“Total, the insurance of life sector did well than the insurance sector in 2019 as general, as the latter is in a phased opening of auto and fire tariffs. Customs liberalization began past year, but other insurancesthat were scheduled to yield upshot is happens this year has been deferred to next year, leaving certain room for businesses participants. In the general insurance sector, due to low penetration and increased claims, the industry declined in the first half of 2019 (the first half of 2019), a year-on-year decrease of 1.4%.
Phan, Narayan, Rahman & Hutabarat (2019) realized that the General Insurance Association of Malaysia said the industry faces a double blow, namely low penetration, and rising claims. Malaysia’s overall insurance dispersionratio has lasted to stagnate between 54% and 55% over the past five years. However, he remains optimistic about the outlook amid solidlocal request, with the growth comes from takaful of family and life insurance.
It is expect people who are non-policy owners can take advantage of the renewal and the 3,000 tax deductions in takaful.
With prudent underwriting, he is also optimistic about the general insurance sector. He continues to focus on a growing portfolio of gainful products of insurance, such as partnerships, retail, and medium-sized trades in non-automotive businesses. The sector may further consolidate in 2020, and if the government redoubles its efforts to implement the regulation, all foreign insurance companies are expected to meet Malaysia’s 30% ownership requirements.
Mester (2019) stated that the intensified competition caused by the phase-out of debt in the general insurance industry might also lead to possible mergers and acquisitions between public insurance companies.
As a developing country in Southeast Asia with a population of over 30 million, Malaysia has experienced quite a few turbulent years. After the previous prime minister was involved in an international corruption scandal, Mahathir, 92, was unexpectedly re-elected as the country’s leader and promised to advance several essential reforms.
Nguyen (2016) found that Around 1 trillion ringgit of Malaysia with some domestic obligations encourage people to donate funds to these banks. There are many crow funding activities made by these banks in Malaysia.
Therefore, the way of Fintech paves its roads in Malaysia. Fintech helps the country to fight corruption and enhance the economy. The political leaders of the country started to realize the importance of technology and recognized the critical role in the country`s progress. The blockchain can also improve the economy of the country if taken into consideration by authorities.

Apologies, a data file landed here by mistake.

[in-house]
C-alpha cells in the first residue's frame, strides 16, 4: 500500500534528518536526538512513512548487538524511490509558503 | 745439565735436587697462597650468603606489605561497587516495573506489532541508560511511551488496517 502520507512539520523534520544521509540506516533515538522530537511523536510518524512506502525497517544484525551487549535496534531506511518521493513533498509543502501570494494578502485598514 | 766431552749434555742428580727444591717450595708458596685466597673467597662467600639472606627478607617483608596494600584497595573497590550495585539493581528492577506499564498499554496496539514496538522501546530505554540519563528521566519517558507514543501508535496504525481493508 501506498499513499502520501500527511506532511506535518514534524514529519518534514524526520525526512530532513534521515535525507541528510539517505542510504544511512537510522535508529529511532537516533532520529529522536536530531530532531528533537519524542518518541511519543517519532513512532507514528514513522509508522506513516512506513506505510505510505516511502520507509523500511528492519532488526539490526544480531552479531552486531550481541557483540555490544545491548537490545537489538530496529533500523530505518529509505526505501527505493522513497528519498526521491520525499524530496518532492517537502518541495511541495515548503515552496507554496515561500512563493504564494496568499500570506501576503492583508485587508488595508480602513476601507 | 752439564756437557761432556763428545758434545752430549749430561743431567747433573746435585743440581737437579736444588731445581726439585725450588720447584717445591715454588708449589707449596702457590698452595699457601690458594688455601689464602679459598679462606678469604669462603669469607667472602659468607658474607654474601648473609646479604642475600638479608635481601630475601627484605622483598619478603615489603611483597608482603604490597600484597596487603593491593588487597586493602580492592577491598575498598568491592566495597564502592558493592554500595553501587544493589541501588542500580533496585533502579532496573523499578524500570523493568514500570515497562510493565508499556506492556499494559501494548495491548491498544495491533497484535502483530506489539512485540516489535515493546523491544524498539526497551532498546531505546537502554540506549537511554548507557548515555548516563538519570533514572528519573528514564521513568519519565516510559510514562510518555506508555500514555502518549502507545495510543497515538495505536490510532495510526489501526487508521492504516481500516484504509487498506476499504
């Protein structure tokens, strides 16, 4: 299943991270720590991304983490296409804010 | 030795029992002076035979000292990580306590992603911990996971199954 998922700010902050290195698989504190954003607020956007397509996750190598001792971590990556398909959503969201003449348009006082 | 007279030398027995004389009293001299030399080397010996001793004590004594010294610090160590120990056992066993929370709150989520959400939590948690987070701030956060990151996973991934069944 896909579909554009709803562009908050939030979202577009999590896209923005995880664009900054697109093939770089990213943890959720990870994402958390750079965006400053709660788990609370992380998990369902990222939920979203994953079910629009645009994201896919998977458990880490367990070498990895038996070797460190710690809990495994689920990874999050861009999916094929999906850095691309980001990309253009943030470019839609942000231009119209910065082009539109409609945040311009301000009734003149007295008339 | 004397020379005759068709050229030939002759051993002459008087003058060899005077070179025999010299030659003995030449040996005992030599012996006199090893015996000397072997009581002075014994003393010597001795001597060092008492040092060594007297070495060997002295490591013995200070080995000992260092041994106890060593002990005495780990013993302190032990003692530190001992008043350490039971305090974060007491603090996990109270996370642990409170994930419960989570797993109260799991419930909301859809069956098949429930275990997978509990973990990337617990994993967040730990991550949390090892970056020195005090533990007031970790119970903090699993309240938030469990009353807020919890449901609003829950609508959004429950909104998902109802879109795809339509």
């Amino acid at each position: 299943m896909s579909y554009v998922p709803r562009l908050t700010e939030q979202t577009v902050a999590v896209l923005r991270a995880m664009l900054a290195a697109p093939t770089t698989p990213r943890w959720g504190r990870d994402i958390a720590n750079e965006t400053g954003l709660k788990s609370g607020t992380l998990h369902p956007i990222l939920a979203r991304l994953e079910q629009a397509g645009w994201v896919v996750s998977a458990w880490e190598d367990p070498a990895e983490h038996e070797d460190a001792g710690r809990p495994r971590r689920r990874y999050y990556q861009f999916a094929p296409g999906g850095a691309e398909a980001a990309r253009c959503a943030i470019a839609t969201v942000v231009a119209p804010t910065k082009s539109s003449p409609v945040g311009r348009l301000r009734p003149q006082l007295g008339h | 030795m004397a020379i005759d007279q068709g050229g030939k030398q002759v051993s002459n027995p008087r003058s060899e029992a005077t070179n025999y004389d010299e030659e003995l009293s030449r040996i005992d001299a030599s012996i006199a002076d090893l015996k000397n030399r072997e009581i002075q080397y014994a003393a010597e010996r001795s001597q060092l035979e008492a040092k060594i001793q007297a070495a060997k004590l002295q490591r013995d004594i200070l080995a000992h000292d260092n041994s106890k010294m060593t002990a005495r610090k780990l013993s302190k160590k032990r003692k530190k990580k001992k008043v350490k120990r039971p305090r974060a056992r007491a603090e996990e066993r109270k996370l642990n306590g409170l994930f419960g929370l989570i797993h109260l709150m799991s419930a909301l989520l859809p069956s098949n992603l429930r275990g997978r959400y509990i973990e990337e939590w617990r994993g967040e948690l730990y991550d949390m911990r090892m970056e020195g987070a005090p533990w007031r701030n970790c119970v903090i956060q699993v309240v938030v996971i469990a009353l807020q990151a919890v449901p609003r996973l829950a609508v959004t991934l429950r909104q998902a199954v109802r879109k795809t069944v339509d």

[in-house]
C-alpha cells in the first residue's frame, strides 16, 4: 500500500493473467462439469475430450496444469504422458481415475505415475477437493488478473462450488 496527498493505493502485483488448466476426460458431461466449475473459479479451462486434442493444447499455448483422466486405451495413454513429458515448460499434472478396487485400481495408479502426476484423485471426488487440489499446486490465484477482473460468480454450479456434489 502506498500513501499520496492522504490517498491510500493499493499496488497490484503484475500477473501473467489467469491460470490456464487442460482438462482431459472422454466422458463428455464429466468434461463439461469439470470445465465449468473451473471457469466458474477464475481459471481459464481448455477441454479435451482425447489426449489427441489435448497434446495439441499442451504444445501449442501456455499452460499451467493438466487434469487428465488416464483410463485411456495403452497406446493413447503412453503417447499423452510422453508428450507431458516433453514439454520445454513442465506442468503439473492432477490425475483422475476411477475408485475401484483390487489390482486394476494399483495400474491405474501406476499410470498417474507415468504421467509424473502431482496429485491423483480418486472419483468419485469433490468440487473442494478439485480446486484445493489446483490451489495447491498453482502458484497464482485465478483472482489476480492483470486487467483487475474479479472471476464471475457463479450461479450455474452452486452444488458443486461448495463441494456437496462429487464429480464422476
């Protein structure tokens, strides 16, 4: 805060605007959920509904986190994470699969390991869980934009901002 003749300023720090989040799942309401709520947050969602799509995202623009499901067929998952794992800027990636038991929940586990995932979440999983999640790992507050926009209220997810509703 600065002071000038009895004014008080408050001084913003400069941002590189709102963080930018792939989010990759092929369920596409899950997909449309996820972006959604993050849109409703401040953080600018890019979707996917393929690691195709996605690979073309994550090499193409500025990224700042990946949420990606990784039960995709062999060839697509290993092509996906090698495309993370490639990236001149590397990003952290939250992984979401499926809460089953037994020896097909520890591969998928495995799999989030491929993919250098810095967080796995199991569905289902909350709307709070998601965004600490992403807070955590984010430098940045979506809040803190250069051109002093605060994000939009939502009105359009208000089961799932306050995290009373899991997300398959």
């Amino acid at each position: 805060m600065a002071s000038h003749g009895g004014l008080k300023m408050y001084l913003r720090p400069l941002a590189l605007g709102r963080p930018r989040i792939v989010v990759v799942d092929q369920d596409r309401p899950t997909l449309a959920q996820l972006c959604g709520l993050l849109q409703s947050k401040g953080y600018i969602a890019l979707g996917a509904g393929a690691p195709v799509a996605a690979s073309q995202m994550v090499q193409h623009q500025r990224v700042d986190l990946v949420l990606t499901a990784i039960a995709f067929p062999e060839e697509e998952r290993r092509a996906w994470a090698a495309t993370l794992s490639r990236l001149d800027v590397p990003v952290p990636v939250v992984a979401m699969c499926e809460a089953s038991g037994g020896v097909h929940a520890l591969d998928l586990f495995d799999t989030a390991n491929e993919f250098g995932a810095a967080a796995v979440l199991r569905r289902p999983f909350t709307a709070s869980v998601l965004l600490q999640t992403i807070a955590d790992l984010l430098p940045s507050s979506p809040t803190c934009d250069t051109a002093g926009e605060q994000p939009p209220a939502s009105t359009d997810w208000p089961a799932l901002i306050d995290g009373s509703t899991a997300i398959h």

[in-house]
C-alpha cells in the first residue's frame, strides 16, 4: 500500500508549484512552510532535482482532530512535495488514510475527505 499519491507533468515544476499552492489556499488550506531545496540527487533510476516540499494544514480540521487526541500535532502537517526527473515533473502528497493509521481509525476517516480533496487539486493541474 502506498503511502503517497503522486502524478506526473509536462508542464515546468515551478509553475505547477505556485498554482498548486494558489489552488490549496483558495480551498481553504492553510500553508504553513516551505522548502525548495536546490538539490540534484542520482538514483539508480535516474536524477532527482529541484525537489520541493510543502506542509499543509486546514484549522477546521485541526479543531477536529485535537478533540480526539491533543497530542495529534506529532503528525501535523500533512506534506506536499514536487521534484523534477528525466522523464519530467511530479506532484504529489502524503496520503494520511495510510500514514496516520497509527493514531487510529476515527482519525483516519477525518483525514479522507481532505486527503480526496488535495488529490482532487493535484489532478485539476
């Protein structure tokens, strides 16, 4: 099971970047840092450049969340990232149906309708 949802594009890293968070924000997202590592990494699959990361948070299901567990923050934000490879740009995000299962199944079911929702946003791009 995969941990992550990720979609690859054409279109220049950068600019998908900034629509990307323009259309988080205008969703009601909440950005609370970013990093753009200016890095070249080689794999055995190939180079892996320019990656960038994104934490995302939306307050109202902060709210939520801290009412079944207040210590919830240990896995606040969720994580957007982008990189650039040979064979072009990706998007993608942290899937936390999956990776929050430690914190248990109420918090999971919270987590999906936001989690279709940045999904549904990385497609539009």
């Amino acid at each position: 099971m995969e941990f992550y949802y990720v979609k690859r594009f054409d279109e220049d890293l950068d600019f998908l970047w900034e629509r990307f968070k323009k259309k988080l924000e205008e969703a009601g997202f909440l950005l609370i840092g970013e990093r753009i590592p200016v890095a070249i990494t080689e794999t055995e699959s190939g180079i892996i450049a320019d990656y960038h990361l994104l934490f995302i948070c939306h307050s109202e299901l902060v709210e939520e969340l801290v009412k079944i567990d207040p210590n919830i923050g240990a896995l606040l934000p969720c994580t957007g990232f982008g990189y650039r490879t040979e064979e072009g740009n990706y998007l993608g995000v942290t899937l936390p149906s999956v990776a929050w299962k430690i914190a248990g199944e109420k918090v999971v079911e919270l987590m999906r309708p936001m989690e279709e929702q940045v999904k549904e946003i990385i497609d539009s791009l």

Ozili (2018) realized that according to the definition of the Journal of Innovation Management, “‘fintech’ is a new type of financial industry that uses technology to improve economic activities.”
Fintech companies include start-ups and traditional financial companies, all of which are trying to trade or improve the services of existing fiscal institutions, and the popularity of smartphones has boosted the industry’s growth.
Mavrakana&Psillaki (2019) found that in addition to startups, traditional financial institutions have also joined this industry revolution.Many banks have established their fintech innovation projects, seeking new ideas for success, and then changing the way people manage money.
Malaysia’s early incubator and investment company 1337 Ventures produced a map of Malaysia’s fintech ecosystem covering different market segments. From this picture, most of the country’s fintech companies are focusingon the field of payments and loans.
Nabilou (2019) stated that considering Malaysia’s demographic edifice more than half are Muslims, Islamic finance (financial transactions by Islamic regulations) also occupies an essential position in the country, with extensiveadvance ability.
Many articles point out that Malaysia’s fintech development is very uneven. Some segments of the market are left unattended, while others are a red sea. The company also recently launched a pre-incubation crash course specifically for the financial technology sector. The session lasts for four weeks and is a lecture by a senior local bank.
Borroni & Rossi (2019) found that in the field of e-wallets, KrASIA just stated on the e-wallet app launched by gaming company Razer and Malaysian giant Berjaya Corporation Berhad. At present, the deal has settled in more than 6,000 retail point offline. Although in Malaysia, the e-wallet field is already a market segment with many players, and there are even Chinese players-Alipay and WeChat Pay, Razer’s entry has caused waves. At the same time, Southeast Asia’s online ride-hailing platform Grab also entered the payment field last year, launched Grab Pay in Singapore, and grew its business to Malaysia in June this year.